Forces loyal to Libyan leader Moammar Gadhafi are locked in a battle with rebel troops for control of Zawiya. The rebels had advanced into the city 30 miles west of Tripoli over the weekend, but there are signs the government forces have pushed them back.
The battle marks a significant step for the rebels, who have been fighting Gadhafi’s government for more than five months and have seen a series of stalemates in the field even as their governing Transitional National Council has been boosted by diplomatic recognition from nations around the world.
Also on Monday, Libyan Interior Minister Nassr al-Mabrouk Abdullah flew to Cairo with a handful of family members, leading to speculation about a high-level defection from Gadhafi’s government.
“I think it’s becoming increasingly clear that Gadhafi’s days are numbered,” and pressure on him is increasing, said White House spokesman Jay Carney Monday. Read the full press briefing.
State Department spokeswoman Victoria Nuland said the U.S. was monitoring rebel activity with “considerable encouragement.”
We’ve compiled a list of resources to understand the significance of the latest rebel advance, as well as the five-month fight to unseat Gadhafi:
For up-to-the-moment developments in Libya (as well as Syria and Egypt), check out the Telegraph’s blog that compiles the very latest developments, tweets and photos here.
The Associated Press has video of the fighting in Zawiyah, and the opposition’s celebrations, here:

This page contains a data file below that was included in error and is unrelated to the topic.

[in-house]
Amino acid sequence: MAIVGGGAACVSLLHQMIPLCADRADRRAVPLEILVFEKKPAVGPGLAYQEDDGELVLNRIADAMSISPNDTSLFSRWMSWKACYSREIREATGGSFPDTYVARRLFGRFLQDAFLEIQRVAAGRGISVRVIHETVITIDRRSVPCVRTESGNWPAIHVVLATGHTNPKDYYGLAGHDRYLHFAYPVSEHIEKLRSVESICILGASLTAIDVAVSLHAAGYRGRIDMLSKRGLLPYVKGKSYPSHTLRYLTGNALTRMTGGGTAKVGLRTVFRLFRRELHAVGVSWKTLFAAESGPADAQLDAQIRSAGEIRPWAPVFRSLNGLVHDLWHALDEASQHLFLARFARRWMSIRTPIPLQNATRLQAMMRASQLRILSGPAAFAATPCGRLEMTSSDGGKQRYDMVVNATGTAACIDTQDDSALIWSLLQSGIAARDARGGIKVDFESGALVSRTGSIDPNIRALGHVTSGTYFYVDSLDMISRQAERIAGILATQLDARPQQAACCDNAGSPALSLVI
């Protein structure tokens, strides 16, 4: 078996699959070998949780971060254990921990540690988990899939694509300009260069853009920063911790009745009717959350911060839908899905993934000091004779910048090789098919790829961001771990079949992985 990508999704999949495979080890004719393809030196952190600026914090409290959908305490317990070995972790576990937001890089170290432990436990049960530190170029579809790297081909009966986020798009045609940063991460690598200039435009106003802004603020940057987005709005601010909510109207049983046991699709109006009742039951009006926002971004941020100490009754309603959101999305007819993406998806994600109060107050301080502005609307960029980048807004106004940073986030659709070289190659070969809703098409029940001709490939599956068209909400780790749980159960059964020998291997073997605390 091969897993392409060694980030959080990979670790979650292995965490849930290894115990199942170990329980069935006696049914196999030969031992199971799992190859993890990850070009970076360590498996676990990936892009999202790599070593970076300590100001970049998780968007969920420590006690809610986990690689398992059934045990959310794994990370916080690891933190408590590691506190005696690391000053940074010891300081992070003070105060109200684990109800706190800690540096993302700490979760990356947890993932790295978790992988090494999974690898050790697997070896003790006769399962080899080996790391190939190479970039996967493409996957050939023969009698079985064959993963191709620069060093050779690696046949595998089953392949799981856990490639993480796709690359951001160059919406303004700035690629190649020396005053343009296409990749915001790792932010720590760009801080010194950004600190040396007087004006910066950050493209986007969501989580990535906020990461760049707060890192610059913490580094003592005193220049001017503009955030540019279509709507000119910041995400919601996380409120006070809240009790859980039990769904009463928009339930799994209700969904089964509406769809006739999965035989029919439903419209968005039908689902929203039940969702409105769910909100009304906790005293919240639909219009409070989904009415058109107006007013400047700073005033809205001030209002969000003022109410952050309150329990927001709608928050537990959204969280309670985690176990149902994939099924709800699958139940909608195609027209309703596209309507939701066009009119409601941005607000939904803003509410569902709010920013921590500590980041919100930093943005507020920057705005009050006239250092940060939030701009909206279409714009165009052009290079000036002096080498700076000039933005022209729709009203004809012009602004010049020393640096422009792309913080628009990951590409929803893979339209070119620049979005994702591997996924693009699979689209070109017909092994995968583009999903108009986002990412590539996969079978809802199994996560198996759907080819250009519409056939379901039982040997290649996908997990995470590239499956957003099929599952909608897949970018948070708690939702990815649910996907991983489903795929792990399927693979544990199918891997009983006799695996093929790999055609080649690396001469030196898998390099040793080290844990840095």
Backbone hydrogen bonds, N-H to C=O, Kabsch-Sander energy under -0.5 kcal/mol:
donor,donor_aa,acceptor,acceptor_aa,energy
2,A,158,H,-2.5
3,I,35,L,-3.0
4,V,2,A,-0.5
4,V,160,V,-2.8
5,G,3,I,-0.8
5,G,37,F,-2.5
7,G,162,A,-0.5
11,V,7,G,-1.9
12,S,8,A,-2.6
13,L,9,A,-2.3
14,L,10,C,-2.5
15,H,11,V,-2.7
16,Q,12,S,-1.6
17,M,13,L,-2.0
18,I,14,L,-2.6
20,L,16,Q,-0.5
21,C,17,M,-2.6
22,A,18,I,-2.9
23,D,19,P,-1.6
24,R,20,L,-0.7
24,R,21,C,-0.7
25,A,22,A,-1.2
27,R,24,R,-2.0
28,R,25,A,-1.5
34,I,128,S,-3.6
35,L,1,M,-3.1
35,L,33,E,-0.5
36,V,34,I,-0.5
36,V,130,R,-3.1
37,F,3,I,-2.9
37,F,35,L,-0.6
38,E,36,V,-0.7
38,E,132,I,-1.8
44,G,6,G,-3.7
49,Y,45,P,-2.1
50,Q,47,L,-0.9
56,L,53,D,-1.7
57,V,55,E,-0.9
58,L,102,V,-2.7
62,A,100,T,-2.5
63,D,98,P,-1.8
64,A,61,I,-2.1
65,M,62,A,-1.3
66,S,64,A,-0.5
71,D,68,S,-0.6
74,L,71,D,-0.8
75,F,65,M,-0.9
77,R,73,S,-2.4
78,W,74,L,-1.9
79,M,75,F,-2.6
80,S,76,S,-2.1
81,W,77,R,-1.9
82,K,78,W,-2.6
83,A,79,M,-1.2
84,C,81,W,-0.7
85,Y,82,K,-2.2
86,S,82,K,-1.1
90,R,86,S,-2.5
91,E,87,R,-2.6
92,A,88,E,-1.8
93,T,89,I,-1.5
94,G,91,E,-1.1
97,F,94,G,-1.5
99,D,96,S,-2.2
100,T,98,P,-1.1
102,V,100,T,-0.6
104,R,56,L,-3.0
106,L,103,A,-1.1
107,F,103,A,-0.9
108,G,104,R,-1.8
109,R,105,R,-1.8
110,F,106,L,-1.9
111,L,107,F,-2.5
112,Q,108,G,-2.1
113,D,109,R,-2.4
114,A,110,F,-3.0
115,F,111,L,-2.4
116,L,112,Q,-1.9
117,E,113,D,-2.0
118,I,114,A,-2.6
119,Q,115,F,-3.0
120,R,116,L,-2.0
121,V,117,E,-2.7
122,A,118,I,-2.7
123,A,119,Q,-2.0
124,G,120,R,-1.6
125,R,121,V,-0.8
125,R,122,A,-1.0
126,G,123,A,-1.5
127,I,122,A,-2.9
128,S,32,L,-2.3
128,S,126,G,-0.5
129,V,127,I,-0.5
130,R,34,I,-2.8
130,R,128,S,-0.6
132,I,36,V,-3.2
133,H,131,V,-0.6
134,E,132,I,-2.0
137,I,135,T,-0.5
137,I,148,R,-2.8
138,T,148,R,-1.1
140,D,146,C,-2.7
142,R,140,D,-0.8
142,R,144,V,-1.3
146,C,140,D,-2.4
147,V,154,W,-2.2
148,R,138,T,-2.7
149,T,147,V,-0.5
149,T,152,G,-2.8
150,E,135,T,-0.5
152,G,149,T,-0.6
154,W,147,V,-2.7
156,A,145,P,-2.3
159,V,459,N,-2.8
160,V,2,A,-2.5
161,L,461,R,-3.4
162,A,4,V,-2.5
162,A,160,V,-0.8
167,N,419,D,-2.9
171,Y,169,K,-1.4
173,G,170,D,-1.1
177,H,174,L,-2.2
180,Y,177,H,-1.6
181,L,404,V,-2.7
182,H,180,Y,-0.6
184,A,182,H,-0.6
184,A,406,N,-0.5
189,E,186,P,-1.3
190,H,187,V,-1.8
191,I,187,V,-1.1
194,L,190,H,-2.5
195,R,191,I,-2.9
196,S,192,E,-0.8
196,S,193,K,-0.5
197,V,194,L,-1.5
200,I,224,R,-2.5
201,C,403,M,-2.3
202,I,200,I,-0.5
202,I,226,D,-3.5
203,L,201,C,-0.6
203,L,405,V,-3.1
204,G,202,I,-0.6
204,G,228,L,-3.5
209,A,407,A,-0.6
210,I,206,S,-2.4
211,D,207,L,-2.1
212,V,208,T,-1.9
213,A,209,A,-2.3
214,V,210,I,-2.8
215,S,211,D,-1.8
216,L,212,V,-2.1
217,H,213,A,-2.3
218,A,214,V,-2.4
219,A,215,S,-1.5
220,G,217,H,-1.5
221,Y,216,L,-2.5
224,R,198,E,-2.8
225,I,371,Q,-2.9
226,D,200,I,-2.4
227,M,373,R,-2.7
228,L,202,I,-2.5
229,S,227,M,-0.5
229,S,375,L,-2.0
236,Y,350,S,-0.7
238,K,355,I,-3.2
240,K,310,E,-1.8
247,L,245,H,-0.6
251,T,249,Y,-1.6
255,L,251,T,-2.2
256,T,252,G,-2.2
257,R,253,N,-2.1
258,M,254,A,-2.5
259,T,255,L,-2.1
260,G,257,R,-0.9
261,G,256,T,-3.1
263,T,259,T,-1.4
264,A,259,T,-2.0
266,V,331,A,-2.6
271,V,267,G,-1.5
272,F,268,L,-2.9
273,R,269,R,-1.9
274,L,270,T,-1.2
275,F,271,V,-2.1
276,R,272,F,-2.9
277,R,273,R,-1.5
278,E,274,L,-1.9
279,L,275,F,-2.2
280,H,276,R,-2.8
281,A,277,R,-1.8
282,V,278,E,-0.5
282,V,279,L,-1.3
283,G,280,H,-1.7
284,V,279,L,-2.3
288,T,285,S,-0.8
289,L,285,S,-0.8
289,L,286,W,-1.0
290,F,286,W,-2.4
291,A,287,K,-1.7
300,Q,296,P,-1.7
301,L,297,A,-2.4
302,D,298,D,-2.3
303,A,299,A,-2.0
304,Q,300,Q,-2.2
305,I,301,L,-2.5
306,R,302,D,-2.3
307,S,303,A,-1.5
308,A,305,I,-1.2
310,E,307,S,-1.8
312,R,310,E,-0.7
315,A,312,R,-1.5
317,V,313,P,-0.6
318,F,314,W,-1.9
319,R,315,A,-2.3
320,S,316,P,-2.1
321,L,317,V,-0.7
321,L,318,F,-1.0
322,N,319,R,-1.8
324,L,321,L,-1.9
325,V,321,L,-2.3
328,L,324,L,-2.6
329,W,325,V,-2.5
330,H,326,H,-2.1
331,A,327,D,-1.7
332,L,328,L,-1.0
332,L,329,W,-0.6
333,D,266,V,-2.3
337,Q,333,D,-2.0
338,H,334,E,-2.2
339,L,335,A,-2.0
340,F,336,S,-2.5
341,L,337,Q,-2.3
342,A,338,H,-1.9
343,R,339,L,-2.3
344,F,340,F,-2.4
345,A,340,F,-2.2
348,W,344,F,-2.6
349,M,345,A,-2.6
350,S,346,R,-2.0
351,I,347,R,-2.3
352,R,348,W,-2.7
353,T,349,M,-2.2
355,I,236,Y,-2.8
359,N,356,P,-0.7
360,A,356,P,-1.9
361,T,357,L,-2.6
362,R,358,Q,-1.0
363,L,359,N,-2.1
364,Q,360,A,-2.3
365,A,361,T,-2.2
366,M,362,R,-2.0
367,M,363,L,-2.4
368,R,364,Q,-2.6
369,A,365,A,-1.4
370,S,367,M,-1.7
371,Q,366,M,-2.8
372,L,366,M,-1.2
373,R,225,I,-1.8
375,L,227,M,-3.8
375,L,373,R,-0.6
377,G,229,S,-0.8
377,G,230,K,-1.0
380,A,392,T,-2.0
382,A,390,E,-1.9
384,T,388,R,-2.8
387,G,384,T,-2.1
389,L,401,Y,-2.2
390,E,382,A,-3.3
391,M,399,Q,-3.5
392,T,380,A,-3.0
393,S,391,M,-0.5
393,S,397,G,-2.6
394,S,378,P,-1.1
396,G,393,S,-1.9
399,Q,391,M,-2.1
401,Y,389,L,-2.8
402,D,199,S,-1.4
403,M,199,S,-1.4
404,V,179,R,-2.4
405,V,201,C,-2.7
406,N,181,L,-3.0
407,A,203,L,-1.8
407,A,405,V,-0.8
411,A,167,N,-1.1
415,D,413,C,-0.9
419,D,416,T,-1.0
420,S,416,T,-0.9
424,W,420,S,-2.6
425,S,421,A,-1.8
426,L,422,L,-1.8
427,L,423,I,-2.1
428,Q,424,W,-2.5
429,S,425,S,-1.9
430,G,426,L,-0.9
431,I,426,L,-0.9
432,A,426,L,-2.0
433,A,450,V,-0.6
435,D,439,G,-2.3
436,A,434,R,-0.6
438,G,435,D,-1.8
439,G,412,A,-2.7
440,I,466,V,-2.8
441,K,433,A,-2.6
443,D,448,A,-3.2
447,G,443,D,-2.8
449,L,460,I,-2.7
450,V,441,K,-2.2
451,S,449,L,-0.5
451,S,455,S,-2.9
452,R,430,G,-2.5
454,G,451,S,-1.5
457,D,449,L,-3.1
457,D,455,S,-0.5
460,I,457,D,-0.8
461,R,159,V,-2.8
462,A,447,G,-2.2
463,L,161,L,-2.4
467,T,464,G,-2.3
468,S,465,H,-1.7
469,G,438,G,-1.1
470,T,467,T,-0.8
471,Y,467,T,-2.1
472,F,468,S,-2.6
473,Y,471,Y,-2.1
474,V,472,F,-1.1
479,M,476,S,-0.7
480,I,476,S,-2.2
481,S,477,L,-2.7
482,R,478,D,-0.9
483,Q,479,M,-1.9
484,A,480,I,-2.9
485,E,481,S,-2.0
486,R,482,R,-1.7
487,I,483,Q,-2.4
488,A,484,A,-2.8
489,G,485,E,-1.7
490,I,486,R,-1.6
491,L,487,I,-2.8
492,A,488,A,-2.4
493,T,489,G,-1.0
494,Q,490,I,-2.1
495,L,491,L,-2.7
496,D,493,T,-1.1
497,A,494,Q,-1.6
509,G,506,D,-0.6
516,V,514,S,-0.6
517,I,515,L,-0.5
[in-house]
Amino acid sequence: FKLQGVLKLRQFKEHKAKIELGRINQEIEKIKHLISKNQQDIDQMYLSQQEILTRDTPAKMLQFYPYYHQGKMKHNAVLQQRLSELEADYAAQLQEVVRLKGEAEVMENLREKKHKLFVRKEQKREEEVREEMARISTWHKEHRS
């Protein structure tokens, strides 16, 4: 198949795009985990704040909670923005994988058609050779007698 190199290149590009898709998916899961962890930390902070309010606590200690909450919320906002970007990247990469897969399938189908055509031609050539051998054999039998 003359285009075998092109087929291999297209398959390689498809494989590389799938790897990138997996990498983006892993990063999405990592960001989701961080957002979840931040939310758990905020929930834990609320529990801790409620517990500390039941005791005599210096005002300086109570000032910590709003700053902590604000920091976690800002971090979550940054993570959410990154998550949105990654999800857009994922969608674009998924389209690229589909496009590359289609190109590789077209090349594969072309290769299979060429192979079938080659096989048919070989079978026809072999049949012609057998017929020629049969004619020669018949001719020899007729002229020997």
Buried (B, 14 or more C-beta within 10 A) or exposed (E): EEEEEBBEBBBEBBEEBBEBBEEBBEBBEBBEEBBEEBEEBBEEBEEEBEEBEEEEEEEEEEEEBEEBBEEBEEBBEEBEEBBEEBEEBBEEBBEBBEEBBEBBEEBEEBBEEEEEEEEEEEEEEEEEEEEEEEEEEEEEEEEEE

Look back at video of the NewsHour’s coverage, from the first inklings of protest in Libya, and view a slide show of the rebels’ clashes across the country:
The Council on Foreign Relations asks in its memorandum, what Libya would look like if Gadhafi is toppled:
Multiple threats to Libya’s stability and public order could emerge if the Qaddafi regime falls. Scenarios range from Qaddafi loyalist forces launching a violent resistance to internecine warfare breaking out among the rebel factions. This instability in Libya could lead to a humanitarian disaster, the emergence of a new authoritarian ruler, or even the country’s dissolution.
The Economist looks at the conflict in Libya, and in other Arab countries, in this “cartographic chronicle” that looks at key players within the country, as well as in the Arab League in NATO, and how they influence the battle.
Photo at top by Gianluigi Guercia/AFP/Getty Images.